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Office of the Legislative Auditor - Program Evaluation Division

Department of Commerce’s Civil Insurance Complaint Investigations

February 7, 2022

Evaluation Report Summary

The Department of Commerce has typically investigated complaints related to civil insurance fraud and unfair or deceptive insurance practices in a timely way, but its lack of comprehensive, written policies has contributed to inconsistent practices.

Background

Statutes charge the Department of Commerce with enforcing insurance laws in Minnesota. As part of its responsibilities, Commerce’s Enforcement Division responds to consumer questions, investigates consumer and industry complaints, and reviews regulated businesses’ practices. When the division discovers violations of Minnesota law, it may pursue administrative action.

Within the division, the Consumer Service Center (CSC) and Insurance Enforcement Team (IET) investigate civil insurance complaints: those related to civil fraud, unfair or deceptive insurance practices, or other noncriminal violations of law. CSC and IET closed about 16,000 complaints in fiscal years 2017 through 2021.

Key Findings

  • Commerce’s Enforcement Division largely focuses on responding to allegations of insurance fraud or misconduct, rather than on preventing insurance fraud or misconduct. (p. 14)
  • By law, insurers are required to notify Commerce when they institute or modify their antifraud plan, but the department does not enforce this requirement for all insurers. (p. 16)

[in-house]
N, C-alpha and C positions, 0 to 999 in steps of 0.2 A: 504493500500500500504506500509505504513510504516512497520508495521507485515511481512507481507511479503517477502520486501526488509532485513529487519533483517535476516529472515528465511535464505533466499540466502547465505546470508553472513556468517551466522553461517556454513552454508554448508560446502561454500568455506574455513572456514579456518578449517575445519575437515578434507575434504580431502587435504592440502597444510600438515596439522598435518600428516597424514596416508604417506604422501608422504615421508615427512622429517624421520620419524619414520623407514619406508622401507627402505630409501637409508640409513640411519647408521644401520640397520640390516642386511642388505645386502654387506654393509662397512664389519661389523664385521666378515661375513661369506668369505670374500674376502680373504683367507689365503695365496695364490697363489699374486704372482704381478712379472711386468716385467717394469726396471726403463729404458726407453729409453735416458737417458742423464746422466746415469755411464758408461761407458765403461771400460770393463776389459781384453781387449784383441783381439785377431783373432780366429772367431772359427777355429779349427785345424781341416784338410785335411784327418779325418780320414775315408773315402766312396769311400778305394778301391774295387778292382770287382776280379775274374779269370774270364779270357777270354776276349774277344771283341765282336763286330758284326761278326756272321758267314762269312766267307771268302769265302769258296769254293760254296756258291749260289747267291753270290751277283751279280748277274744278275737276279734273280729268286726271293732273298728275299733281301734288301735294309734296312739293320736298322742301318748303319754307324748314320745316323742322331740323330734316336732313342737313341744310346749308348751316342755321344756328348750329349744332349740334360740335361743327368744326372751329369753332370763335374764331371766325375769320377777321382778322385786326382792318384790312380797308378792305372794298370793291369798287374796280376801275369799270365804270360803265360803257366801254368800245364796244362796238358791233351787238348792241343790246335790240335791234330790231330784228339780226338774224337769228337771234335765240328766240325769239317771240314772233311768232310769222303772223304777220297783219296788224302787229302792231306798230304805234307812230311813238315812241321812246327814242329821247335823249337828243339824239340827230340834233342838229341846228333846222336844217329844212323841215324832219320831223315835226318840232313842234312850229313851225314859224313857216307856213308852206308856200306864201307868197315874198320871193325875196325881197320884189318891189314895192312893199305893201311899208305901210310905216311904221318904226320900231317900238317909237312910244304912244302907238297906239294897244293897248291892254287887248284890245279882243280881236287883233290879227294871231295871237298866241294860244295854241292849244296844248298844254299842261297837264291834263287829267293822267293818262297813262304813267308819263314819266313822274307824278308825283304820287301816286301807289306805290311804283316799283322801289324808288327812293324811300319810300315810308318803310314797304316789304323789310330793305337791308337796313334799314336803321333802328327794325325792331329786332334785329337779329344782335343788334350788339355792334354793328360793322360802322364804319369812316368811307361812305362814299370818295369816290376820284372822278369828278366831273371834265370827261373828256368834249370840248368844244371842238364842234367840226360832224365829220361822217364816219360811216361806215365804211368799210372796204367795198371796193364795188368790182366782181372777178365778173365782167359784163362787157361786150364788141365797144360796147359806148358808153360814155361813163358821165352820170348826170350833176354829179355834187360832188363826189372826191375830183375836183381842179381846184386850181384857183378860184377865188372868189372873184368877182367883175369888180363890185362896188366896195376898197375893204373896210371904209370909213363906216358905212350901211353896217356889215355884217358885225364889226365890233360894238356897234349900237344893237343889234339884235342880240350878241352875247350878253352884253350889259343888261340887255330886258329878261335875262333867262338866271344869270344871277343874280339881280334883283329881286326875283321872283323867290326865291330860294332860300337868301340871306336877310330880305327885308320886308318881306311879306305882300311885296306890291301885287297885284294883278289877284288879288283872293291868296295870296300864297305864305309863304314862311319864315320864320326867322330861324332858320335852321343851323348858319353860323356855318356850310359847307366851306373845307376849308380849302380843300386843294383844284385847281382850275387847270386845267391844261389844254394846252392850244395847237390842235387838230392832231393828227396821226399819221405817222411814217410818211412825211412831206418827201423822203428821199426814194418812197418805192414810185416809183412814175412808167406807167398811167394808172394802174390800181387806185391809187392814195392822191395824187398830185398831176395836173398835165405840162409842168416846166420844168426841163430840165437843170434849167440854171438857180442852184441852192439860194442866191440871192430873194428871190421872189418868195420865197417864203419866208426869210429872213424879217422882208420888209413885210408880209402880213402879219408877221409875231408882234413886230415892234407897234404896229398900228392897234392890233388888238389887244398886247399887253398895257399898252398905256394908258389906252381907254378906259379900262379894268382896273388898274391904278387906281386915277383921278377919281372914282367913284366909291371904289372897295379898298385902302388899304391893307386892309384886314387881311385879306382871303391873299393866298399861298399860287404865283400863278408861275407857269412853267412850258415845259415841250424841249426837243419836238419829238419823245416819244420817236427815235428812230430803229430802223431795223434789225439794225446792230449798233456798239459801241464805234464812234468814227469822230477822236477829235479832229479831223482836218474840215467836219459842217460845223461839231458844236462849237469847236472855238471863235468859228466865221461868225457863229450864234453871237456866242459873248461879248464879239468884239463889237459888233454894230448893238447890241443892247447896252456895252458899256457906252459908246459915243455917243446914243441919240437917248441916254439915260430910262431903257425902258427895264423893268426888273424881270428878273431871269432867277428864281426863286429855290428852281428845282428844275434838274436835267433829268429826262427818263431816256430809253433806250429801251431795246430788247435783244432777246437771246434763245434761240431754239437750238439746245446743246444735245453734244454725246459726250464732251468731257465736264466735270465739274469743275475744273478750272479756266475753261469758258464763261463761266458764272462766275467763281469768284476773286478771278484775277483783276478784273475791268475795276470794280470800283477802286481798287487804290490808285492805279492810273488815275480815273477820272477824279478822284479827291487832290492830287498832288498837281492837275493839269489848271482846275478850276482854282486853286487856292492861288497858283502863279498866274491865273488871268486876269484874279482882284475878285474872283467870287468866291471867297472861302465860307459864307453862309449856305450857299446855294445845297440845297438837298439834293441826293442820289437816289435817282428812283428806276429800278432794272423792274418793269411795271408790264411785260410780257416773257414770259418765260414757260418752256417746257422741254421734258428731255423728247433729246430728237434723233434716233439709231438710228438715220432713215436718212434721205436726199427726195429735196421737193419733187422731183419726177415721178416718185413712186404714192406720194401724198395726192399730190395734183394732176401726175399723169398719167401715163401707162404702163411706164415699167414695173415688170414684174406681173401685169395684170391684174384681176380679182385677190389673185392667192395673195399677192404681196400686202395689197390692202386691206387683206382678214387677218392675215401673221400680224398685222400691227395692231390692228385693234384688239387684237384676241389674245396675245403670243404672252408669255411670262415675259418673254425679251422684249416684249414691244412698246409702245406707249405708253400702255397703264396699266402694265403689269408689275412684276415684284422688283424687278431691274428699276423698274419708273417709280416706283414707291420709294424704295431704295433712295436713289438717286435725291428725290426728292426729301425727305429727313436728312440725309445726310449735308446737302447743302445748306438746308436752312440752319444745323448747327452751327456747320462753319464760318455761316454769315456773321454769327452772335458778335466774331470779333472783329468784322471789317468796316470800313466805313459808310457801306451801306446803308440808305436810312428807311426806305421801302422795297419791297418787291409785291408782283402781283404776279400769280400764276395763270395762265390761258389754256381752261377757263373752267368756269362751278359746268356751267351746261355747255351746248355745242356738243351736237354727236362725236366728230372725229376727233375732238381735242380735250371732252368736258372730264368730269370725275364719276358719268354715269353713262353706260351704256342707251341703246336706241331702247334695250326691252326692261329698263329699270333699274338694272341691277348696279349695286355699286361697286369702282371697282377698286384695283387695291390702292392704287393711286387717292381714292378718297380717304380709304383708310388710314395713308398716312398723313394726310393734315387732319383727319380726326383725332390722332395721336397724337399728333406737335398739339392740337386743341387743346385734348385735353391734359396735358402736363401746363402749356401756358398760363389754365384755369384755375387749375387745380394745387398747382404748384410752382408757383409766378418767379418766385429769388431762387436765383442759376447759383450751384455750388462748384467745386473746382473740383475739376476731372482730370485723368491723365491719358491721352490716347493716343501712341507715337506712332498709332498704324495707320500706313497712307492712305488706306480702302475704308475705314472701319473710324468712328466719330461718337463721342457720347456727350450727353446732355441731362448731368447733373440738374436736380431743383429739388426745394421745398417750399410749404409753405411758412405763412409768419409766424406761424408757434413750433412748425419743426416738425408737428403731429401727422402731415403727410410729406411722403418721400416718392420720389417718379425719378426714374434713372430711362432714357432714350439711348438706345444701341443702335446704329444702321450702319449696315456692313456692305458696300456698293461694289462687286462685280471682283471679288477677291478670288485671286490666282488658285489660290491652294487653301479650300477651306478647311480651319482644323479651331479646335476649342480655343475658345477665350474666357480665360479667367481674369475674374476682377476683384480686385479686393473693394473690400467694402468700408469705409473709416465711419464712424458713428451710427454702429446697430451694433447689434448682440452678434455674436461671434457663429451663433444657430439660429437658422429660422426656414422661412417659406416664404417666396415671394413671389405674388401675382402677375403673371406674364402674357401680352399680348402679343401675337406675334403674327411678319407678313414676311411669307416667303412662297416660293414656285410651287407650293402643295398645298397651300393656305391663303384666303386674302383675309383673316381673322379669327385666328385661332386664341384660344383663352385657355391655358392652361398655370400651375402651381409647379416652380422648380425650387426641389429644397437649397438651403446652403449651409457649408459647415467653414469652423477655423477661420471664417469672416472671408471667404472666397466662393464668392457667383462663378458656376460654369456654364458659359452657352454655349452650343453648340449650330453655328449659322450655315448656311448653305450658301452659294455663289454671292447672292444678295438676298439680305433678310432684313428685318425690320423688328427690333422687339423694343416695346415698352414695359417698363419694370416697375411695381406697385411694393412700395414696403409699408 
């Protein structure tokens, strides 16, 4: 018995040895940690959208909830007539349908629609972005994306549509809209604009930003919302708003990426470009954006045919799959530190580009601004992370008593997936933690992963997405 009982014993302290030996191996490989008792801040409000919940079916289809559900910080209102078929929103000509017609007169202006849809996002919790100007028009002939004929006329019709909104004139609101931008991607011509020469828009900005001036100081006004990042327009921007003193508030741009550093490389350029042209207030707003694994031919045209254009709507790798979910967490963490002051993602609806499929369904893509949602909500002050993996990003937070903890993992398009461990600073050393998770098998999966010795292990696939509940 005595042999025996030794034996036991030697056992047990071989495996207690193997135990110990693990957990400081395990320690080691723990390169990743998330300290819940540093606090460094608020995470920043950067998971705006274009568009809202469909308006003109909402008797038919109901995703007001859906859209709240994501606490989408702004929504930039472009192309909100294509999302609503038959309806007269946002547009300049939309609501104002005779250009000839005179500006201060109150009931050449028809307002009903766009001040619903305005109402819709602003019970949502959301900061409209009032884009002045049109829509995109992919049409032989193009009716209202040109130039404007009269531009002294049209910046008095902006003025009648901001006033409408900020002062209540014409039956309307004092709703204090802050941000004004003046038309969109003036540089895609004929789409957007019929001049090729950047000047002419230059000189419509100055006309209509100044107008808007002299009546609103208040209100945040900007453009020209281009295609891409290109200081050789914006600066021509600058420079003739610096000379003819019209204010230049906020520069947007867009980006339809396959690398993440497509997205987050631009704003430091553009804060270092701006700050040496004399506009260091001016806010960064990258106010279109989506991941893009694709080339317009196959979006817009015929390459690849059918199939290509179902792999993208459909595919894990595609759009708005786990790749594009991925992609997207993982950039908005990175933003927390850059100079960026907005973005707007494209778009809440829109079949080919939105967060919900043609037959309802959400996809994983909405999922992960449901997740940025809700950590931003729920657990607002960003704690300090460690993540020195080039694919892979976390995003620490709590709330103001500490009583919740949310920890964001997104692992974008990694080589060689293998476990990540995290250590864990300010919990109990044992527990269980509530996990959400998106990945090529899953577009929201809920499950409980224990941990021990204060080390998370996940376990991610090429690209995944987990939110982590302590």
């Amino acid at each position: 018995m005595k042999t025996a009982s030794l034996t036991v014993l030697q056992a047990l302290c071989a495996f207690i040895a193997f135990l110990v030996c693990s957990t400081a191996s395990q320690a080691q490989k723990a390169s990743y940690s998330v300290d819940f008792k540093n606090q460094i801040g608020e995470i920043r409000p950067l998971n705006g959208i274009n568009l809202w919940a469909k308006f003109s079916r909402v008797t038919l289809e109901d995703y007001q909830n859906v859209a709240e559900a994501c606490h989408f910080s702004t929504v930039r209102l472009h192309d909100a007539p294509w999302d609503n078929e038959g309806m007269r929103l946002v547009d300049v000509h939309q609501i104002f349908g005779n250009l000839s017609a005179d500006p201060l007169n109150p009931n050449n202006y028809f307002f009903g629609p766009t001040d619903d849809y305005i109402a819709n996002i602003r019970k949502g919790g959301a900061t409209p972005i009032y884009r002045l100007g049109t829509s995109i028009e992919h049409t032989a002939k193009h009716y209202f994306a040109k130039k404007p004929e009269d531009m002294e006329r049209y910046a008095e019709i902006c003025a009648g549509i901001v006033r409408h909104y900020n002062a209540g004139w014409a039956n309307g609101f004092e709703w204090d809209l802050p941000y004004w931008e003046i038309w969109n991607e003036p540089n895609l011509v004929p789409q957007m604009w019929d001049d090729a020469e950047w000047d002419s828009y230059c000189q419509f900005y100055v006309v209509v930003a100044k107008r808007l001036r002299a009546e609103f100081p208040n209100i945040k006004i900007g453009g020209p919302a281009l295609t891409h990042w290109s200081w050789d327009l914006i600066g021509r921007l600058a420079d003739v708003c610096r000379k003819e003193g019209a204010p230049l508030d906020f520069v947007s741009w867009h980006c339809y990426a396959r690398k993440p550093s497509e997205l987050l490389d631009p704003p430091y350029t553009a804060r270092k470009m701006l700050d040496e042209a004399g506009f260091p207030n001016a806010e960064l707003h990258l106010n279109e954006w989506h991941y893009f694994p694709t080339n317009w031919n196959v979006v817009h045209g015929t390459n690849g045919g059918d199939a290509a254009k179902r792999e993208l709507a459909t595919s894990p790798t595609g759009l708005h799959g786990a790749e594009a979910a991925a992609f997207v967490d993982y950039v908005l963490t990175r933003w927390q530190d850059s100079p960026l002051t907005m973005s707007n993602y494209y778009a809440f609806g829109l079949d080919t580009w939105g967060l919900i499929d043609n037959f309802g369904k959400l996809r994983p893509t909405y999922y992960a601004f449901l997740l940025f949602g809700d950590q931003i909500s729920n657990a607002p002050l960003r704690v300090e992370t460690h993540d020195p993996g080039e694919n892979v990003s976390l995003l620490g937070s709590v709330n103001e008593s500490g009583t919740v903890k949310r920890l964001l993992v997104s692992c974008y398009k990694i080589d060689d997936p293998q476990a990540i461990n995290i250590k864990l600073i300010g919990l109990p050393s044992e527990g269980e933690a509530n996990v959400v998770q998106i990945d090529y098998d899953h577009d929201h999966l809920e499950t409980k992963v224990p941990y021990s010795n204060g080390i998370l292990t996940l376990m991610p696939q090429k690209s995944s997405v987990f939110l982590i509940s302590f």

• The Consumer Service Center (CSC) and Insurance Enforcement Team (IET) completed most investigations within a reasonable period of time, although some investigations lasted several years. (pp. 33, 37)
  • The Enforcement Division has not adopted written policies to guide certain aspects of its civil insurance complaint investigations. Policies it has developed reflect some, but not all, key National Association of Insurance Commissioners (NAIC) recommendations. (p. 28)
  • IET lacks formal policies to guide its investigations, and based on our review, investigators do not always follow consistent practices. (pp. 35-36)
  • CSC has adopted written policies that guide some key aspects of its work, but policies have not been well-communicated to staff and some are not currently in use. (pp. 28, 31)

Key Recommendations

  • The Department of Commerce should (1) ensure all insurance companies notify the department when they institute or modify their antifraud plans, as required by law, and (2) coordinate antifraud plan review efforts across teams. (p. 17)
  • The Legislature should review Commerce’s responsibilities related to antifraud plans and ensure requirements outlined in law meet the Legislature’s expectations. (p. 17)
  • The Department of Commerce should (1) adopt policies, informed by NAIC recommendations, that outline investigation and documentation standards for key components of civil insurance investigations; (2) clearly communicate these policies to staff; and (3) ensure investigators consistently follow policies. (p. 43)
  • The Department of Commerce should adopt policies that include guidance for: assigning complaints for investigation, prioritizing complaints for investigation, establishing formal timelines for completing key investigative activities, and communicating with complainants and respondents. (pp. 23, 25, 44-45)

Summary

Commerce’s Enforcement Division engages in some limited proactive activities to prevent and detect insurance fraud. While statutes allow but do not require Commerce to review insurers’ antifraud plans—overviews of insurers’ policies and practices to prevent, detect, investigate, and report insurance fraud—three teams within Commerce review some insurance companies’ antifraud plans under certain circumstances. At the same time, these reviews are not coordinated across teams, and Commerce officials indicated that current staffing allows them to review the plans of only a small fraction of the insurance companies operating in the state. In addition, state law requires insurers to notify Commerce when they institute or modify antifraud plans. But, the department does not enforce this requirement for all insurers.